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Understanding Hoisting in JavaScript

Tiffany White


With all this talk about ES6 and block scoping with let and const, I thought it would be a good idea to talk about hoisting in JavaScript.

This won’t be a thorough exposition. You can find a great deal of information on GitHub. What I want to do is give the basics.

The JavaScript Interpreter

There are parts to the JavaScript compiler you’d need to understand to get a grip on what happens when a variable is hoisted or lifted to the top of a scope.

There are three parts to the compiler:

  • The Engine
  • Compiler
  • Scope
Looking at this statement: `var b = 10 `, you’re probably assuming this is one statement, and that the JavaScript interpreter sees it the same way. It doesn’t.

The interpreter takes this statement and breaks it up into what are called tokens. To the interpreter, this statement and its tokens are var, b, =, and 10.

The engine part of the interpreter will compile these tokens into an array and subsequent tree of nested elements to execute. The code is compiled right before it is executed.

What is Meant by Hoisting?

I am assuming here that you know what scope is, as I have talked about block scoping before with the same assumption. If you don’t, I’ll cover it in more detail another time. For now, I am just going to focus on hoisting. definition of hoist:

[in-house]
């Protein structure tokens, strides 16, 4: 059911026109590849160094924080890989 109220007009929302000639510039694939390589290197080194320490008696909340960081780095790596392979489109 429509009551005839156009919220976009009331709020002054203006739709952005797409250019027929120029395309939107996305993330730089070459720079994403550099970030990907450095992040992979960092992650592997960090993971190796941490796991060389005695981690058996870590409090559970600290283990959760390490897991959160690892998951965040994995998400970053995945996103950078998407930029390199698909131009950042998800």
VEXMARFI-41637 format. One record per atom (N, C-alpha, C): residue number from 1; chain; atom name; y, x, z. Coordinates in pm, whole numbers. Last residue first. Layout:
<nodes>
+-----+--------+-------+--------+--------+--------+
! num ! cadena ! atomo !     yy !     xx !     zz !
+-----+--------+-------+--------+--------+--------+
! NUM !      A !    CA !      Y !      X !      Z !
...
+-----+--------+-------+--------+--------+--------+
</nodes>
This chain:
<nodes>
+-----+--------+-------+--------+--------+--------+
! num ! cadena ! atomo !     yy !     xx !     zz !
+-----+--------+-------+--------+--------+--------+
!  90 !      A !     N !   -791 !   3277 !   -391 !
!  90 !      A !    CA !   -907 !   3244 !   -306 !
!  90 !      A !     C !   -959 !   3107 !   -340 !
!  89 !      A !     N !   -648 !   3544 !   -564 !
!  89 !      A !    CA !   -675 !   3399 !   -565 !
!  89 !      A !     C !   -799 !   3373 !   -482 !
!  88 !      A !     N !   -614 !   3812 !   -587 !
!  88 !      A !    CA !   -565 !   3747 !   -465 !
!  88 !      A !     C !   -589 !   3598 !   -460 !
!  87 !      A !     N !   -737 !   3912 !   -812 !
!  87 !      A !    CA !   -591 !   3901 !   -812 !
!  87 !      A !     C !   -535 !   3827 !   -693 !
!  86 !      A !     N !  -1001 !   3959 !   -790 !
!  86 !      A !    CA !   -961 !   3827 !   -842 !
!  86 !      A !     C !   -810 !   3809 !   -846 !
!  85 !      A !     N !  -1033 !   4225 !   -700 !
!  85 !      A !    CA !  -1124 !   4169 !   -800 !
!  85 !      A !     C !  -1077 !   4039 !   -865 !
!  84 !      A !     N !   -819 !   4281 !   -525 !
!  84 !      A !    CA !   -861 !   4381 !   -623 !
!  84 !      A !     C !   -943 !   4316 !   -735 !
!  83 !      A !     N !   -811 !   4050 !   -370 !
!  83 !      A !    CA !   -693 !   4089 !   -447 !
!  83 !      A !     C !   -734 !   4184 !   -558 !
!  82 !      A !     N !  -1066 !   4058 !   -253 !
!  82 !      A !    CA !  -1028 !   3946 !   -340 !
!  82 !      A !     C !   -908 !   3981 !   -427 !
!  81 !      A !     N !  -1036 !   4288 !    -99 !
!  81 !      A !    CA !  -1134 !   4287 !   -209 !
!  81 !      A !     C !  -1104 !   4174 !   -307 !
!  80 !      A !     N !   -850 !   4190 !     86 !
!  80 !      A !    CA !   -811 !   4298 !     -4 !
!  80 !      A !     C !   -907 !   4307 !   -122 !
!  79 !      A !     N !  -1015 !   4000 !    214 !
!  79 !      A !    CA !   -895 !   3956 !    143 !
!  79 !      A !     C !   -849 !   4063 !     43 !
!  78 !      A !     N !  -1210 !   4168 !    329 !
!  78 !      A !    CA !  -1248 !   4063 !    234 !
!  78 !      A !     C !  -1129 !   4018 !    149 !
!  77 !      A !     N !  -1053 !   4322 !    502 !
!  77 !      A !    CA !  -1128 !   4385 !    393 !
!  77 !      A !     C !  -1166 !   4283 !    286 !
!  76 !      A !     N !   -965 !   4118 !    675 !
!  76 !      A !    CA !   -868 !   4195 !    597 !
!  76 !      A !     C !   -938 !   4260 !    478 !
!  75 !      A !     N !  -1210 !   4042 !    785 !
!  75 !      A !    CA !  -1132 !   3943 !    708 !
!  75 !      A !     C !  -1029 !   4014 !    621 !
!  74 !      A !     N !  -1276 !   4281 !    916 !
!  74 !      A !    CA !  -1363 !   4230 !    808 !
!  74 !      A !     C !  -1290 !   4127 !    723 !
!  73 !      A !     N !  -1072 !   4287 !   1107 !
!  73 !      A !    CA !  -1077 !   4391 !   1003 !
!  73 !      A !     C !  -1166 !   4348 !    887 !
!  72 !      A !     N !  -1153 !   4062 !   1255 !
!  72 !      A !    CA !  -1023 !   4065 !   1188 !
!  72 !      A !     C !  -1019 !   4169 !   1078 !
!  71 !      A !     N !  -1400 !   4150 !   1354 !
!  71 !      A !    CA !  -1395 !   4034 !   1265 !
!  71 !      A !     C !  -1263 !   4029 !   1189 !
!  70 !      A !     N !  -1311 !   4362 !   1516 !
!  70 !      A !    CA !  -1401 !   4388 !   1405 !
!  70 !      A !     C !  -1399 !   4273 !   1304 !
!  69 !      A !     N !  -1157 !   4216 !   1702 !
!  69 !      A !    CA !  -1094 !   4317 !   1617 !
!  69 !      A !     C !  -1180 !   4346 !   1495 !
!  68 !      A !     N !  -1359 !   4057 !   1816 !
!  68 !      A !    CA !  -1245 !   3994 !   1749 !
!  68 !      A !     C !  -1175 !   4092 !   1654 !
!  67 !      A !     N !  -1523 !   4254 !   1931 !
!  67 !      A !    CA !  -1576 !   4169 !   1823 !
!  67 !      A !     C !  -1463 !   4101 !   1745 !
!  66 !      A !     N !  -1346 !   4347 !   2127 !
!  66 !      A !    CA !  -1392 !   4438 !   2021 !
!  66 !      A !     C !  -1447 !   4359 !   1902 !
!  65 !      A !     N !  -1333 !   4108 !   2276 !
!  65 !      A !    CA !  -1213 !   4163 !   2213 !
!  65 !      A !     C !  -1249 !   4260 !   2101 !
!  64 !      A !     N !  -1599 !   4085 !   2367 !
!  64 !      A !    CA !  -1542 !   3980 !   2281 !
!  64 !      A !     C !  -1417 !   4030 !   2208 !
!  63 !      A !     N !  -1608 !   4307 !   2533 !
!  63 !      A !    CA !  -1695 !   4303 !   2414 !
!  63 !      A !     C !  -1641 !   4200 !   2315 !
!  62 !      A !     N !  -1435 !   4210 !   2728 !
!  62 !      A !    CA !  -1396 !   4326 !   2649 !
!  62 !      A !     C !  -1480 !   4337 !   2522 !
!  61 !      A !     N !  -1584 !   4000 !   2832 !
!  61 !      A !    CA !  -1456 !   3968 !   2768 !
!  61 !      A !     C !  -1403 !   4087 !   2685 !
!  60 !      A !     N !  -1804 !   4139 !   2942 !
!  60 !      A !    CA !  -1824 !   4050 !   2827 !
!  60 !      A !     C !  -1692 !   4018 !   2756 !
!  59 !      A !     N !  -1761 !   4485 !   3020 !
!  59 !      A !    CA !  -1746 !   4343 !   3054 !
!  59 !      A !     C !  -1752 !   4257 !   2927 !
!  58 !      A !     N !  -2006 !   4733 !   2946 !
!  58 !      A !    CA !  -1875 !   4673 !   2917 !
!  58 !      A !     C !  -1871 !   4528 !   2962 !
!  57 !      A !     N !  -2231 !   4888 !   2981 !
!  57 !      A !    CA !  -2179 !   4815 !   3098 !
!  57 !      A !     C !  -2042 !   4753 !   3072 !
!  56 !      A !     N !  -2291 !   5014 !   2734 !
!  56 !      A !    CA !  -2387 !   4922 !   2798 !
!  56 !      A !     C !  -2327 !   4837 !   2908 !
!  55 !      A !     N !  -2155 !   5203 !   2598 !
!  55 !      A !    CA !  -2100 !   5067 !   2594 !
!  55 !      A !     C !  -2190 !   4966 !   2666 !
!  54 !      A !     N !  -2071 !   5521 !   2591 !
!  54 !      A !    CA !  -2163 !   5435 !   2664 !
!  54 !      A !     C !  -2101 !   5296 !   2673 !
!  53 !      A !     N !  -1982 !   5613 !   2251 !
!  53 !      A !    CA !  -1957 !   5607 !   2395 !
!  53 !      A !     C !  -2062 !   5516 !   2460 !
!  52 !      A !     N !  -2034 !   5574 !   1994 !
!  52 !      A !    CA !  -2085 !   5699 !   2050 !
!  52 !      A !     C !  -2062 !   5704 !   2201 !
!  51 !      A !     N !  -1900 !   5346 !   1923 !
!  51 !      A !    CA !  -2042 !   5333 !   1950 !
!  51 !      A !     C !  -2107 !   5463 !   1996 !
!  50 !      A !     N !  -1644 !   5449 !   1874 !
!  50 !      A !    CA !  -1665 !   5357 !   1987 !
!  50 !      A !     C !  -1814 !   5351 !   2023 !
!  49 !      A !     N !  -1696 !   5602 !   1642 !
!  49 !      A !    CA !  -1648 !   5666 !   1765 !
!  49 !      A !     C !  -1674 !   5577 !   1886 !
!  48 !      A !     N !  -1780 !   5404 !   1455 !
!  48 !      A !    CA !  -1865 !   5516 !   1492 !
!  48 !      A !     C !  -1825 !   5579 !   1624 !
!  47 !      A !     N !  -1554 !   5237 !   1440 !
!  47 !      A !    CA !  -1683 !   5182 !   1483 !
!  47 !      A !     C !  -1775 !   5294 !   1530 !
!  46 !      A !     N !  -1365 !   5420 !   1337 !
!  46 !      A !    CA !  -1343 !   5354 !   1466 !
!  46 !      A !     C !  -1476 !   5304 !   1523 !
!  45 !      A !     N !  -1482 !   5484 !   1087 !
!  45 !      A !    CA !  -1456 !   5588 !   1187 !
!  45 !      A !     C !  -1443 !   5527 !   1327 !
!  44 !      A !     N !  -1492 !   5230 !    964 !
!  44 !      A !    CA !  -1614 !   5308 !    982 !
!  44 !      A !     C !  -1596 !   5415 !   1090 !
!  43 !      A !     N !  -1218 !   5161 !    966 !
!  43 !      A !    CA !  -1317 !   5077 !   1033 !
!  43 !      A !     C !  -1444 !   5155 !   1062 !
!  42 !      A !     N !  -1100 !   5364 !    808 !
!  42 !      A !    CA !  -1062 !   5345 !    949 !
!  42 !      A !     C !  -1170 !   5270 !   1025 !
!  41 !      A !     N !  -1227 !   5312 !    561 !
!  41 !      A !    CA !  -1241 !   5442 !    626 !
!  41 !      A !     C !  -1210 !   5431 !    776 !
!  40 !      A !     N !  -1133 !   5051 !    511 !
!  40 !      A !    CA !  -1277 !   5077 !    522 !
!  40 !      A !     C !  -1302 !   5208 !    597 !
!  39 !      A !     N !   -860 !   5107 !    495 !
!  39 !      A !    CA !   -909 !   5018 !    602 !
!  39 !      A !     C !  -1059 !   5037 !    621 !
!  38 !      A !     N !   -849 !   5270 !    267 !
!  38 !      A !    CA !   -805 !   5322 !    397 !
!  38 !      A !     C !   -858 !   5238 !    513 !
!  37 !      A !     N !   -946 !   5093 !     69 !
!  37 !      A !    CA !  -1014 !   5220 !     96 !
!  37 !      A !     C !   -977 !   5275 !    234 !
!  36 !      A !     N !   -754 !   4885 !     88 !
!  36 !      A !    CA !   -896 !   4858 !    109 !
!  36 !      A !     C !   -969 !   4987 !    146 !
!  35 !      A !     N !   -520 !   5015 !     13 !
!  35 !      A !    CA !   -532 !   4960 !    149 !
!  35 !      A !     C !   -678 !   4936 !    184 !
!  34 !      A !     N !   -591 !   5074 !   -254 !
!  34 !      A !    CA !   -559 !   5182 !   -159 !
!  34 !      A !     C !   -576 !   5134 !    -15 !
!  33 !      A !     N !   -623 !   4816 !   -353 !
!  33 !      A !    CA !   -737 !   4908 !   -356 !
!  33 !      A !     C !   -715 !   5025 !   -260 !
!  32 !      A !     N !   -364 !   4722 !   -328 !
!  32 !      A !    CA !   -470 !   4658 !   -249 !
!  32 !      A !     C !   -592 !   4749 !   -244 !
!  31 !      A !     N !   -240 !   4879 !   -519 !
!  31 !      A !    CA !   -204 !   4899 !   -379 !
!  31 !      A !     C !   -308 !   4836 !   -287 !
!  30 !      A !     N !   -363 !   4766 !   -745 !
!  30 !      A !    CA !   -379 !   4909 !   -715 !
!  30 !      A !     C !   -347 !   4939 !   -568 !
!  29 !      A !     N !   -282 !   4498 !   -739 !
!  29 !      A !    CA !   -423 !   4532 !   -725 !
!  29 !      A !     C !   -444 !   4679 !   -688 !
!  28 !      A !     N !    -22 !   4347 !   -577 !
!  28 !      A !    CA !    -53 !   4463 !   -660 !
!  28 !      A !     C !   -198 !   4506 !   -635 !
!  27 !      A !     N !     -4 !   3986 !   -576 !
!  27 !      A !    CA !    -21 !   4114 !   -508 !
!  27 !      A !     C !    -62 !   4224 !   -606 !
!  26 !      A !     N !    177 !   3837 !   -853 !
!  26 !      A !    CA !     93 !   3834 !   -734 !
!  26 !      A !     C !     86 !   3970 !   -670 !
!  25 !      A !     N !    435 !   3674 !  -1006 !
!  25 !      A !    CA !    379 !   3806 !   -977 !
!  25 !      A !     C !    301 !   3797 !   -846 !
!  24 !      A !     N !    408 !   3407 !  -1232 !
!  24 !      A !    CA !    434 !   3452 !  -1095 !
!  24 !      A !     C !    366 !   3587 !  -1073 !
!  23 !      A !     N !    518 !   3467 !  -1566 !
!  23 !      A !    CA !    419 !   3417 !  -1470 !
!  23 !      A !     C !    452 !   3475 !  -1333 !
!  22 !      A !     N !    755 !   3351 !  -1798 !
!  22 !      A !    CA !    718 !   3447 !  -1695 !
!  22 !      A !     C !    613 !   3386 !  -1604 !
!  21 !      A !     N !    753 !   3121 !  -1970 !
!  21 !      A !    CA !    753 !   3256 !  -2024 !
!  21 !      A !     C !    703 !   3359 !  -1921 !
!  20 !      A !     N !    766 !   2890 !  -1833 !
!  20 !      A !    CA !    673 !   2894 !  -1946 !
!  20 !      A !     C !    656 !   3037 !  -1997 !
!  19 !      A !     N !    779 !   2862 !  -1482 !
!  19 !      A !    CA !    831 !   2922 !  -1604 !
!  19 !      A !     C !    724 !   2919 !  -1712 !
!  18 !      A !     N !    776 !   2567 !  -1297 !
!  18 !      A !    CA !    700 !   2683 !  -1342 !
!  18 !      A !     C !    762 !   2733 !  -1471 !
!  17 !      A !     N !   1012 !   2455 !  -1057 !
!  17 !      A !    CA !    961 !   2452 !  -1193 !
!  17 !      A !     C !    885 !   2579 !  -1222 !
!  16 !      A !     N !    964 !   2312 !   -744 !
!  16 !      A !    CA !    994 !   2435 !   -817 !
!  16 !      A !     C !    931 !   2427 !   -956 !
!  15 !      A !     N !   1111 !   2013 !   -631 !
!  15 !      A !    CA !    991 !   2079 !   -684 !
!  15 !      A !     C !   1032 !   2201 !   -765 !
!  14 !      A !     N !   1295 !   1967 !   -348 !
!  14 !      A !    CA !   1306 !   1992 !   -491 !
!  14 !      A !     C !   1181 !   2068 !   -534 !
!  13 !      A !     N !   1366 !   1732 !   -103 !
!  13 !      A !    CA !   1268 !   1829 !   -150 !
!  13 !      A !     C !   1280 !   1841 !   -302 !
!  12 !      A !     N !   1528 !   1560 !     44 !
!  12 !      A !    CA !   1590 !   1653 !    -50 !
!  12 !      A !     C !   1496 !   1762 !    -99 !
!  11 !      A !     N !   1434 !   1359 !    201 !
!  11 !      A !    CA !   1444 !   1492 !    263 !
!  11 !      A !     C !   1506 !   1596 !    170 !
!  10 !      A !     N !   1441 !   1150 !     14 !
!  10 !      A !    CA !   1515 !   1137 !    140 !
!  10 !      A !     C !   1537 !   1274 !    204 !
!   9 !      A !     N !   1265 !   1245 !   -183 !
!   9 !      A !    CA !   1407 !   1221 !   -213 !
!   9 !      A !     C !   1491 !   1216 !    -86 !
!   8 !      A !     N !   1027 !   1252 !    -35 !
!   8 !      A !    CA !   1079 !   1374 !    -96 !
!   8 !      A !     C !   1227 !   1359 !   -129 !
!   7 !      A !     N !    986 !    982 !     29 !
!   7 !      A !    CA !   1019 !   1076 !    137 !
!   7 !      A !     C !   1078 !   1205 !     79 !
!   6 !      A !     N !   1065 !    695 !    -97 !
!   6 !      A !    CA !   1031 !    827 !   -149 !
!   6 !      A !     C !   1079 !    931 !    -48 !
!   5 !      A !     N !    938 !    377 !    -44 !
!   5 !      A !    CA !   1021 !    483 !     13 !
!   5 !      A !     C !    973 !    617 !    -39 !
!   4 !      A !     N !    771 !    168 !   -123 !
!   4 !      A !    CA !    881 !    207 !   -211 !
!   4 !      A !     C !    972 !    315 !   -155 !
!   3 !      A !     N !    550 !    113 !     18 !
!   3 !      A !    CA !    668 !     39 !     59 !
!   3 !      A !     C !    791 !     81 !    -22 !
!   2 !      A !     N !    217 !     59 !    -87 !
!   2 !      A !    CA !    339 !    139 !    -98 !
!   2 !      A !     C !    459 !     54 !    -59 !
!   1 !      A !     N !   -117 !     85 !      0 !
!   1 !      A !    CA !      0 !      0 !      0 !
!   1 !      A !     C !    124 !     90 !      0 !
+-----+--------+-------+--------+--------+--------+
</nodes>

verb (used with object)

to raise or lift, especially by some mechanical appliance:

to hoist a flag; to hoist the mainsail.

You can think of hoisting a variable as lifting it to the top of whatever scope it is in.

The difference here is that JavaScript hoists declarations and leaves the initializations at the bottom of the scope.



var foo = 3;

Take this statement:

var foo = 3;

JavaScript looks at this and sees:

var foo; and foo = 3;

The first part of the statement is compiled, the second part is executed. It is then compiled as:

var foo;


foo = 3;

As you can see, the declaration in this scope is the only thing that was “raised” to the top of the scope. The initialization remains at the bottom.

Just the Basics

I encourage you to check out the link I linked to above. Kyle Simpson is an amazing teacher and I’ve learned so much from the YDKJS series. You can find the free version on GitHub.

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